Apple’s most controversial Mac design still causes controversy

Apple has made a surprising amount of noise over the past decade for a company renowned for its product design. From a mouse that can only be charged upside down to a Pencil that requires a dongle to charge, the company’s “it works” philosophy has been tested recently – but perhaps never as much as it was in 2013.

The ‘trash can’ Mac Pro was so controversial that Apple issued a somewhat unconventional apology a few years later, admitting that the lack of upgradability was a major flaw that led to a complete rethink of the Mac lineup. But are fans coming to the 2013 Mac Pro on its 9th anniversary? (For the latest and greatest, check out the best Mac Studio deals)

The ‘trash can’ in all its glory (Image credit: Apple)

MacRumors (opens in new tab) recently celebrated the controversial design’s 9th birthday and recalled that the “trash can” is “a device that cannot adapt to changing hardware trends” due to its lack of internal slots for upgrades. And even Apple didn’t seem to know what to do with it, the machine went weak for over 6 years without updates until it was completely redesigned.

Mac Pro

2019 Mac Pro looks very, very different (Image credit: Apple)

But many people seem to have softened their stance on the 2013 model. In retrospect, fans appreciate that it’s a pretty cool design despite its hardware limitations. One user said, “I never understood the ‘trash’ design criticism. This remains Apple’s most iconic Mac Pro design.” tweets (opens in new tab)another said, “I’ve loved this iconic thing since the day I bought it. It’s super quiet and still powerful after all these years.”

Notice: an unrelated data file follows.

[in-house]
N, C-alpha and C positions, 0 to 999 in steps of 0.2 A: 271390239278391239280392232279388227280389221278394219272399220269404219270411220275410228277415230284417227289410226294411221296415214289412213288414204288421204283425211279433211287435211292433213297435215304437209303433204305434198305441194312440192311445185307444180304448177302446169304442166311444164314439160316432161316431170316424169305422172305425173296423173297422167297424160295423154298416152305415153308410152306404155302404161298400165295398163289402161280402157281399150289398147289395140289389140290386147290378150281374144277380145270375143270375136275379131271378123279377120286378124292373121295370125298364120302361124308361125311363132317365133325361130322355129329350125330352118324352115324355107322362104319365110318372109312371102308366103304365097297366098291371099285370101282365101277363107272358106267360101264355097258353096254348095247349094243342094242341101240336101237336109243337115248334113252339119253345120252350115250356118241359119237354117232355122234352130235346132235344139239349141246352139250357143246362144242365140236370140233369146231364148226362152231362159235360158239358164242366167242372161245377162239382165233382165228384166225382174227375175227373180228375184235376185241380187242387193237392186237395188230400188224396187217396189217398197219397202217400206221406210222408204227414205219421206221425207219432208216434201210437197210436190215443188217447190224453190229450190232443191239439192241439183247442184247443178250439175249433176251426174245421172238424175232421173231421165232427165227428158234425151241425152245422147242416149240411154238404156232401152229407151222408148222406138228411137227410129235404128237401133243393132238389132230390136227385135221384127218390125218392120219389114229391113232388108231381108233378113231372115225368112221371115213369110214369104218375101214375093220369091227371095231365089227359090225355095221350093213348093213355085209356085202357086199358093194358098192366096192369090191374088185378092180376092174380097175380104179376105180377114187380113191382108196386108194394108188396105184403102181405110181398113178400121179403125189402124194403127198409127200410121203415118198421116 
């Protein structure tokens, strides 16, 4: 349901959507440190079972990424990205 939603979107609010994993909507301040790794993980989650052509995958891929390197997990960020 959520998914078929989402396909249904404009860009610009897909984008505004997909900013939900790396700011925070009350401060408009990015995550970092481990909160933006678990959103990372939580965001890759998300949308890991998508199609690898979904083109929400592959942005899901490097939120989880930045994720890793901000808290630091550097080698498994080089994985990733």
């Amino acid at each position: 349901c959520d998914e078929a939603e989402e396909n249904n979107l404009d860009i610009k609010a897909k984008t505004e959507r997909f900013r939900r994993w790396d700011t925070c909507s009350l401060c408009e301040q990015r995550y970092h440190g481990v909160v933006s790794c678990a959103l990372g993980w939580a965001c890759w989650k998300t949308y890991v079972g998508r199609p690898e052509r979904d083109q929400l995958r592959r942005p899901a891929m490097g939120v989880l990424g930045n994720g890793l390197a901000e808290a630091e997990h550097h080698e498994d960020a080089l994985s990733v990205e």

But many have also noted that the emergence of the Mac Studio this year puts things a little more into perspective: Was it the device Apple used? try to build it back in 2013? So, an extremely powerful desktop, but sitting between the iMac and the Mac Pro in terms of power? As one user tweeted, “This was Mac Studio before Mac Studio. The biggest mistake was marketing it as a replacement for the Mac Pro as it was much less likely to expand. I guess they found out about their mistake but I wouldn’t have made it. Existing Studio’ Don’t mind this design in

A new Mac Studio sits on a desktop connected to a monitor.

Was the trash can the forerunner of today’s Mac Studio? (Image credit: Future)

Of course, nostalgia is a powerful thing – it’s easy to appreciate an iconic design when the hardware itself is very old. But unlike the trashcan Mac Pro, we feel like some Apple products today won’t enjoy the same reassessment 9 years from now. (We’re looking at you, Magic Mouse 2 and Apple Pencil dongle.)

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